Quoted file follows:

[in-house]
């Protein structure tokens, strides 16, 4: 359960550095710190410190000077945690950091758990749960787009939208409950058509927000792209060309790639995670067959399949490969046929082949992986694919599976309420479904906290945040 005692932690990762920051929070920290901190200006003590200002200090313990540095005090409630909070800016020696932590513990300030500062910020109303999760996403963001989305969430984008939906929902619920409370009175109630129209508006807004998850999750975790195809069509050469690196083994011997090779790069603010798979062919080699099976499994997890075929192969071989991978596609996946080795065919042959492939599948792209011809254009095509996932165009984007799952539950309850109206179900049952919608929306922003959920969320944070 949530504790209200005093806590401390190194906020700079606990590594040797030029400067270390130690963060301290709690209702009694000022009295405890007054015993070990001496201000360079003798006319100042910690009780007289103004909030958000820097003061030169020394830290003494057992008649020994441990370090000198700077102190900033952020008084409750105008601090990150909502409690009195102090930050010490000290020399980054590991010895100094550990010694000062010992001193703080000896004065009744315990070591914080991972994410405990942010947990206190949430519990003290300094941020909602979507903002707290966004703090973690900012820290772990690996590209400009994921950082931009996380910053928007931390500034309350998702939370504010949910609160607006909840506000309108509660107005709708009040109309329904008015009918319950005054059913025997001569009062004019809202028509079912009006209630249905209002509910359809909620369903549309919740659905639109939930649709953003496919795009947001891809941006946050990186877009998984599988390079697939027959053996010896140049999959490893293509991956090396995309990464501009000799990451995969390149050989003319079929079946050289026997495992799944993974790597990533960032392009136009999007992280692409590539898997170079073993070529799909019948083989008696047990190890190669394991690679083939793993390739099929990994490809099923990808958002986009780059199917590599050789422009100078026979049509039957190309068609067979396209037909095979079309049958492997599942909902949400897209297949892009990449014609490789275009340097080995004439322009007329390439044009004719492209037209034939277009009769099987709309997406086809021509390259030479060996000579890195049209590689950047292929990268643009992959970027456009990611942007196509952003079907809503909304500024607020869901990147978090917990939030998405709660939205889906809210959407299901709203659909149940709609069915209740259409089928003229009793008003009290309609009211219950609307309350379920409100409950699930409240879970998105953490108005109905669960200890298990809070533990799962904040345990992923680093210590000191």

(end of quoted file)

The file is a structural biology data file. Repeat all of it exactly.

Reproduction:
[in-house]
């Protein structure tokens, strides 16, 4: 359960550095710190410190000077945690950091758990749960787009939208409950058509927000792209060309790639995670067959399949490969046929082949992986694919599976309420479904906290945040 005692932690990762920051929070920290901190200006003590200002200090313990540095005090409630909070800016020696932590513990300030500062910020109303999760996403963001989305969430984008939906929902619920409370009175109630129209508006807004998850999750975790195809069509050469690196083994011997090779790069603010798979062919080699099976499994997890075929192969071989991978596609996946080795065919042959492939599948792209011809254009095509996932165009984007799952539950309850109206179900049952919608929306922003959920969320944070 949530504790209200005093806590401390190194906020700079606990590594040797030029400067270390130690963060301290709690209702009694000022009295405890007054015993070990001496201000360079003798006319100042910690009780007289103004909030958000820097003061030169020394830290003494057992008649020994441990370090000198700077102190900033952020008084409750105008601090990150909502409690009195102090930050010490000290020399980054590991010895100094550990010694000062010992001193703080000896004065009744315990070591914080991972994410405990942010947990206190949430519990003290300094941020909602979507903002707290966004703090973690900012820290772990690996590209400009994921950082931009996380910053928007931390500034309350998702939370504010949910609160607006909840506000309108509660107005709708009040109309329904008015009918319950005054059913025997001569009062004019809202028509079912009006209630249905209002509910359809909620369903549309919740659905639109939930649709953003496919795009947001891809941006946050990186877009998984599988390079697939027959053996010896140049999959490893293509991956090396995309990464501009000799990451995969390149050989003319079929079946050289026997495992799944993974790597990533960032392009136009999007992280692409590539898997170079073993070529799909019948083989008696047990190890190669394991690679083939793993390739099929990994490809099923990808958002986009780059199917590599050789422009100078026979049509039957190309068609067979396209037909095979079309049958492997599942909902949400897209297949892009990449014609490789275009340097080995004439322009007329390439044009004719492209037209034939277009009769099987709309997406086809021509390259030479060996000579890195049209590689950047292929990268643009992959970027456009990611942007196509952003079907809503909304500024607020869901990147978090917990939030998405709660939205889906809210959407299901709203659909149940709609069915209740259409089928003229009793008003009290309609009211219950609307309350379920409100409950699930409240879970998105953490108005109905669960200890298990809070533990799962904040345990992923680093210590000191």